The Lincoln-Lancaster County Health Department (LLCHD) today encouraged residents to monitor the Air Quality Index (AQI) to determine if the levels of smoke are unhealthy. Favorable burn conditions today across the Flint Hills region of Kansas and Oklahoma, combined with south winds, may carry smoke into Lincoln and Lancaster County Tuesday night into Wednesday. At this time of the year, smoke from agricultural and prescribed burns can cause health issues, especially for children, older adults and those with asthma, lung disease, other respiratory conditions or heart disease. Those at risk are encouraged to check the AQI before doing any strenuous outdoor activity.
The LLCHD monitors air quality 24 hours a day and the AQI at lincoln.ne.gov (keyword: air) is updated hourly. These monitors provide air quality data to help provide health recommendations to Lancaster County residents. Gary Bergstrom, Air Quality Supervisor for the LLCHD, said when the tiny particles and gases in smoke are inhaled into the lungs, they can cause asthma attacks, worsen chronic bronchitis and emphysema, and cause angina (chest pain) in some people with heart disease.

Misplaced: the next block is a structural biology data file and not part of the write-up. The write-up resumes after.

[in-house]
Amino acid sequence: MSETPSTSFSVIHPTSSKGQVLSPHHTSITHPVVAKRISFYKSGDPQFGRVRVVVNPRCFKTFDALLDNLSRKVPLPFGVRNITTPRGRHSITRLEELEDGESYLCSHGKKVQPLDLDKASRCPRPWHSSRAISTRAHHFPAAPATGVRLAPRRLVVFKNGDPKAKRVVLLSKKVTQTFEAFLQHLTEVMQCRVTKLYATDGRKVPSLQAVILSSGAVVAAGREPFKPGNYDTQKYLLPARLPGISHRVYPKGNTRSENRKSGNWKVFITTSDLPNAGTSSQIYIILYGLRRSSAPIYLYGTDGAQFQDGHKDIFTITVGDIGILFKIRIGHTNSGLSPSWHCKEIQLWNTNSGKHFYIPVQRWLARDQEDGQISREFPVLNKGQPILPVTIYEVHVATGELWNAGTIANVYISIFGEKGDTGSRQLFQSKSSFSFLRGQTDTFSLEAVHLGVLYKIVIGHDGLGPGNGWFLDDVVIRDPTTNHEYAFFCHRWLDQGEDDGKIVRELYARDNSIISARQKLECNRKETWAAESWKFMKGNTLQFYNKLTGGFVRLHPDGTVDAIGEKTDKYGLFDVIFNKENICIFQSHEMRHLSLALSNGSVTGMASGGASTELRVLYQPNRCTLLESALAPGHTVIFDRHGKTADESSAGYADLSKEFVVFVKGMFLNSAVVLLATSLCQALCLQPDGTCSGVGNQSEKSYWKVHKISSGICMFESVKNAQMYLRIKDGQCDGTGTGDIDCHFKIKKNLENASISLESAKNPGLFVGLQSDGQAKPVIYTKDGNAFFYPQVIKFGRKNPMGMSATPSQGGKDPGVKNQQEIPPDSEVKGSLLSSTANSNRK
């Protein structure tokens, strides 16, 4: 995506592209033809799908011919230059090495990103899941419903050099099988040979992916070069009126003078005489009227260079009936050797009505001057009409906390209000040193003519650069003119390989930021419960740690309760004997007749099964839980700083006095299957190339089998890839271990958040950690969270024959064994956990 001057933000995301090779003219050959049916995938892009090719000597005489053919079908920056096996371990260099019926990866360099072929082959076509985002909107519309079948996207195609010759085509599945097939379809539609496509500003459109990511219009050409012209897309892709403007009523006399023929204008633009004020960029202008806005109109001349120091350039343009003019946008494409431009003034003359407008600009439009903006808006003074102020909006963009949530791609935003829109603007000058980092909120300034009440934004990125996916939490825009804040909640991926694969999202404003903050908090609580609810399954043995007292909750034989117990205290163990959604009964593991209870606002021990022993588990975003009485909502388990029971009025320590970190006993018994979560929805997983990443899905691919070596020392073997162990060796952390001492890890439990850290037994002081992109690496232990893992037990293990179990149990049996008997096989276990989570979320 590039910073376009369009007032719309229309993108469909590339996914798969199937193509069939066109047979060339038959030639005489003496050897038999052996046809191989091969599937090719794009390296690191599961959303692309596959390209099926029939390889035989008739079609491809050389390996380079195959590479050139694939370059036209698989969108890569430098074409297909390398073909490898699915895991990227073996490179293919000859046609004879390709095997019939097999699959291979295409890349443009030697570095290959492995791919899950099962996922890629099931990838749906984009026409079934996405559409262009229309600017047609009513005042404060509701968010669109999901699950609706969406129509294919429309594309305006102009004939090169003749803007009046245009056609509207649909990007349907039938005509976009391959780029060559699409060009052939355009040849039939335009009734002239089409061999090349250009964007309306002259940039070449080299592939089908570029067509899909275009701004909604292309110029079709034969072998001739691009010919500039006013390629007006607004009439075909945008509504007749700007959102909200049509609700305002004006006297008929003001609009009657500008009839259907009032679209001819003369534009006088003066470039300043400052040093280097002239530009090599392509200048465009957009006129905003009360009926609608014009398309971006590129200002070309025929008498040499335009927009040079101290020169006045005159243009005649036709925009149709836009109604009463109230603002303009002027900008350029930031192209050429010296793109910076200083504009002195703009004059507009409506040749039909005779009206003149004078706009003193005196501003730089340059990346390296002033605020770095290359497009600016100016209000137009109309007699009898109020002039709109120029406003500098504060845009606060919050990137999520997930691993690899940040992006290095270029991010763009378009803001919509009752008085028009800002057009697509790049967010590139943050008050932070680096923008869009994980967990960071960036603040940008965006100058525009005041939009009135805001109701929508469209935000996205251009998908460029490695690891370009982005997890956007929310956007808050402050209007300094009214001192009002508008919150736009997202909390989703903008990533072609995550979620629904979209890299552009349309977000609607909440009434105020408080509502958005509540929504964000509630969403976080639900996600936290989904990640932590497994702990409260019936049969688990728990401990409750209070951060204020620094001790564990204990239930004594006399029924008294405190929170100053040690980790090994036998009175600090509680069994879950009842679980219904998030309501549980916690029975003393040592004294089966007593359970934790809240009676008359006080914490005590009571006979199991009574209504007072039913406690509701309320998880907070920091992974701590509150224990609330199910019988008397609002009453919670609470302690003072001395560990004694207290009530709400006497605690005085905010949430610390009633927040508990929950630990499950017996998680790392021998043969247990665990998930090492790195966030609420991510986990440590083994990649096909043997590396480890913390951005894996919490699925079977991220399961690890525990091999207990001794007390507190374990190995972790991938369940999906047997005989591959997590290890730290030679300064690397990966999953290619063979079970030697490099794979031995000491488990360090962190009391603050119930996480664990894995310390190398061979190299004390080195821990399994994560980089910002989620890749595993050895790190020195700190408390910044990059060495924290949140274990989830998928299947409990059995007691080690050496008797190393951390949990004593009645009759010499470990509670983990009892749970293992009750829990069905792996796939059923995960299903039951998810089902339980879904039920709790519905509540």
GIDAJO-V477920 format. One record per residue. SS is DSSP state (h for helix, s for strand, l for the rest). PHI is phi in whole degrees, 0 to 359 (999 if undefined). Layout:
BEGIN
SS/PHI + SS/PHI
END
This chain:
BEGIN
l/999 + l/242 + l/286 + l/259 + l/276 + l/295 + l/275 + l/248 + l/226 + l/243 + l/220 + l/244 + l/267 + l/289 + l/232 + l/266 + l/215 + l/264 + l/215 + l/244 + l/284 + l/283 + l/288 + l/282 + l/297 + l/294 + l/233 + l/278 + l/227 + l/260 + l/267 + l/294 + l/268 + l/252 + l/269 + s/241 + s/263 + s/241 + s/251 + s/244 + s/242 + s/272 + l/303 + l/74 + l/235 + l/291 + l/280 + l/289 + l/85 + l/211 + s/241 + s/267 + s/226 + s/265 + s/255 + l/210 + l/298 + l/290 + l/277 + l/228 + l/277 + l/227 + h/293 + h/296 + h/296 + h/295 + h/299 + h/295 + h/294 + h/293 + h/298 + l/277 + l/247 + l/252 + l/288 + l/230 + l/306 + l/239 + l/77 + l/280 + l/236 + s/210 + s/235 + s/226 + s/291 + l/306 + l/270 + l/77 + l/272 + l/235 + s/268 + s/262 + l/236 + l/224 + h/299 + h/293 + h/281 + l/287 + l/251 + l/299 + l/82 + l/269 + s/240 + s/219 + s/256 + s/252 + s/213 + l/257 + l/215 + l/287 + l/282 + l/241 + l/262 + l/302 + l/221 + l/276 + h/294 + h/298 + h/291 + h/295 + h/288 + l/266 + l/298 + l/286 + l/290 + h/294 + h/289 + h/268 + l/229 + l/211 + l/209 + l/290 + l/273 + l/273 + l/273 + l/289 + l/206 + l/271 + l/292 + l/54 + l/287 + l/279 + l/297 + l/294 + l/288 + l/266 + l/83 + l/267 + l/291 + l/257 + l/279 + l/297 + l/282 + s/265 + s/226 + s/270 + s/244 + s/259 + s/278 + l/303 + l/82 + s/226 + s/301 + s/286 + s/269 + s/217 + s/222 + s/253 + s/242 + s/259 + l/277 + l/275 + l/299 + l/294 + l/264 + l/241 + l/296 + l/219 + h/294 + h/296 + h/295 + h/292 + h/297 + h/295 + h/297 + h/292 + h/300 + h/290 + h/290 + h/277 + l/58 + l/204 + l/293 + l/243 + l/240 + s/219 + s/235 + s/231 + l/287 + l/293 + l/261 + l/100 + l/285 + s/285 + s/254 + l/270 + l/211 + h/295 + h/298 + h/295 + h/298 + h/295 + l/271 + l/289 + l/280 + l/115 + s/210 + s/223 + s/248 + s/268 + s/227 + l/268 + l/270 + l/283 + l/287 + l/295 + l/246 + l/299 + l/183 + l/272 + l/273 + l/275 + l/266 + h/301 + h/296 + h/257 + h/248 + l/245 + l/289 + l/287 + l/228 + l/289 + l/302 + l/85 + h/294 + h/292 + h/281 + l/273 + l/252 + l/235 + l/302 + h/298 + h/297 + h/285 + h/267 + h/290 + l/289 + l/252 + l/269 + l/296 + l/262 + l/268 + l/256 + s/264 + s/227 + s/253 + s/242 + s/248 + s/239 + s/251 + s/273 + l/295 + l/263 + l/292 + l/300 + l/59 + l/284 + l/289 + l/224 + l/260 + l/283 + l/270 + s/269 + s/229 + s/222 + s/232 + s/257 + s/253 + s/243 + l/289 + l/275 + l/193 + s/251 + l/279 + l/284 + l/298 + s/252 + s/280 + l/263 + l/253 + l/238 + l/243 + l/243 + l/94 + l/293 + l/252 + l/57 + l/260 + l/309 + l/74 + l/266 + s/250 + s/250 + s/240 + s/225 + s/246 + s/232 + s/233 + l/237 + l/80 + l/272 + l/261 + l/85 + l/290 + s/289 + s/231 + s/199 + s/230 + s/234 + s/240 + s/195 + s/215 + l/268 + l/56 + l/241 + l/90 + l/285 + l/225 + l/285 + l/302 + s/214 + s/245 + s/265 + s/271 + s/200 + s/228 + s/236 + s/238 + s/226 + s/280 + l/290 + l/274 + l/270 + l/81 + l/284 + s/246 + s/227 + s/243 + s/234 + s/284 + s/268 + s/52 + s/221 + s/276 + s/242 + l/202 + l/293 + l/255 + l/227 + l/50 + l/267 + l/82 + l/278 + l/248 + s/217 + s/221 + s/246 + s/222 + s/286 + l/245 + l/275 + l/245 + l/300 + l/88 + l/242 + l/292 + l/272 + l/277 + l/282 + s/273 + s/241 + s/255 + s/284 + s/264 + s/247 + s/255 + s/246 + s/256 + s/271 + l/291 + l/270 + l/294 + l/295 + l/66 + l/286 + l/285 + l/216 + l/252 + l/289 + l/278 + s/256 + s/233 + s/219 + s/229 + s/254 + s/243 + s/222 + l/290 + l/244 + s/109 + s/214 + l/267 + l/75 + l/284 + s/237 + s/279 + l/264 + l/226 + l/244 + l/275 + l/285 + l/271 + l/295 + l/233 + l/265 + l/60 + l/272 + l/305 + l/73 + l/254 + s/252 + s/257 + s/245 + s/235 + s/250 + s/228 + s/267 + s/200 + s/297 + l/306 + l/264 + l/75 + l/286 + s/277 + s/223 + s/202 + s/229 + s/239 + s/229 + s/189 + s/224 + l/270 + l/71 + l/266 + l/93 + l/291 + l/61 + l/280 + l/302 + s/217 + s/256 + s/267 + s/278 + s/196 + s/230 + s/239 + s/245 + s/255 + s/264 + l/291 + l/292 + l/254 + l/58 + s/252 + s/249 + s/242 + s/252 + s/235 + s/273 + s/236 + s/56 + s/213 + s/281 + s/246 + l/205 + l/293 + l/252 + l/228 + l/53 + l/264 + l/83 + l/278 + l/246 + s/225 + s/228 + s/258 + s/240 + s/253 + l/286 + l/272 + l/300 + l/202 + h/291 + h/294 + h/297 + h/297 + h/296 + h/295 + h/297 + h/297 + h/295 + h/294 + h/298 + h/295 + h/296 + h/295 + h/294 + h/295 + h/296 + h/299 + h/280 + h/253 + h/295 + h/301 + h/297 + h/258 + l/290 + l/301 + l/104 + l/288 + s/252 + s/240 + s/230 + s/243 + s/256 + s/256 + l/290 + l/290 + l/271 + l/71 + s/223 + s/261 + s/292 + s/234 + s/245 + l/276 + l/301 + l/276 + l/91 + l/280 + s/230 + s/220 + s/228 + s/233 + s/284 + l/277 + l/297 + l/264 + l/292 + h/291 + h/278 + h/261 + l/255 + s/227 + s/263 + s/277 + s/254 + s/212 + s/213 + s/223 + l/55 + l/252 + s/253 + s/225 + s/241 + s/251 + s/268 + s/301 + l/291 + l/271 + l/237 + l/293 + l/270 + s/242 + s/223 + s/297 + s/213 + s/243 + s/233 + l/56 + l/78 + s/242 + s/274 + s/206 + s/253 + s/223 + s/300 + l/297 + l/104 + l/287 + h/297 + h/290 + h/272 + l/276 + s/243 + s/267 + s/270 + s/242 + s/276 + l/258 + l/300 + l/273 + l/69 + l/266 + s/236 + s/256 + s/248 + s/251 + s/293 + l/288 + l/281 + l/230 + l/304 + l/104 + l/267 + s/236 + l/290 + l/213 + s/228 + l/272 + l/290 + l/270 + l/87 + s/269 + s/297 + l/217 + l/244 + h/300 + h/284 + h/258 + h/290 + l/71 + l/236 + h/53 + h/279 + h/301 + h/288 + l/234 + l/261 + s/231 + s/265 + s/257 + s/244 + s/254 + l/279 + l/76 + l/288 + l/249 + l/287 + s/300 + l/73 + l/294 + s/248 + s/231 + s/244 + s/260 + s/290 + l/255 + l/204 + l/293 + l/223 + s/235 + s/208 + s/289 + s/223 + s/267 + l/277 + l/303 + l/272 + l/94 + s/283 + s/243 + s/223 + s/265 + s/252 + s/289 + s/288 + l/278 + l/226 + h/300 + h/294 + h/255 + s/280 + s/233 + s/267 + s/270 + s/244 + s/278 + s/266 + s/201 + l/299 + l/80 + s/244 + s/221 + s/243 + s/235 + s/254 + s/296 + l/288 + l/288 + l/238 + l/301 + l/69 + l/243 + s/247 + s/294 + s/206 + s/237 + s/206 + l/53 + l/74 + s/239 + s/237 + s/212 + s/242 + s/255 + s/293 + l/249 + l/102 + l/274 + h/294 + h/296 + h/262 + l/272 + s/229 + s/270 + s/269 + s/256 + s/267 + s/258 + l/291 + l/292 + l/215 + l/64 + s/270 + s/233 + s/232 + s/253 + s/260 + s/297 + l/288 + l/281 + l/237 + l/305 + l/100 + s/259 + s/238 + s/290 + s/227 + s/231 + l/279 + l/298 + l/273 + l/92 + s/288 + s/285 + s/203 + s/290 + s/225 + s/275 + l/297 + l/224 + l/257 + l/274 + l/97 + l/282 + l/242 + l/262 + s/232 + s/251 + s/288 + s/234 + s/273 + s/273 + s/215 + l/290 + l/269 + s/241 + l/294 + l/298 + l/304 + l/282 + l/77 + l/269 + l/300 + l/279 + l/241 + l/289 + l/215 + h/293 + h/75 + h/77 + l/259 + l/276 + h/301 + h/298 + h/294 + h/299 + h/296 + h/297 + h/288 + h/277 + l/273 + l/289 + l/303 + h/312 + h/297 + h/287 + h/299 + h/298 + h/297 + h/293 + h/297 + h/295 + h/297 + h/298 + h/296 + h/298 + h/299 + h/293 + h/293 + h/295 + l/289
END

The Environmental Protection Agency (EPA) also provides an AirNow app for iOS devices. The air quality levels are color-coded on the AQI chart:
When air quality is unhealthy, those at risk can further protect their health by staying indoors, keeping windows and doors closed and using the "re-circulate" setting when using a vehicle air conditioner. Those who experience difficulty breathing, coughing, unusual fatigue, heart palpitations, tightness in the chest, or angina should contact a medical care provider.
For more information on LLCHD, visit health.lincoln.ne.gov.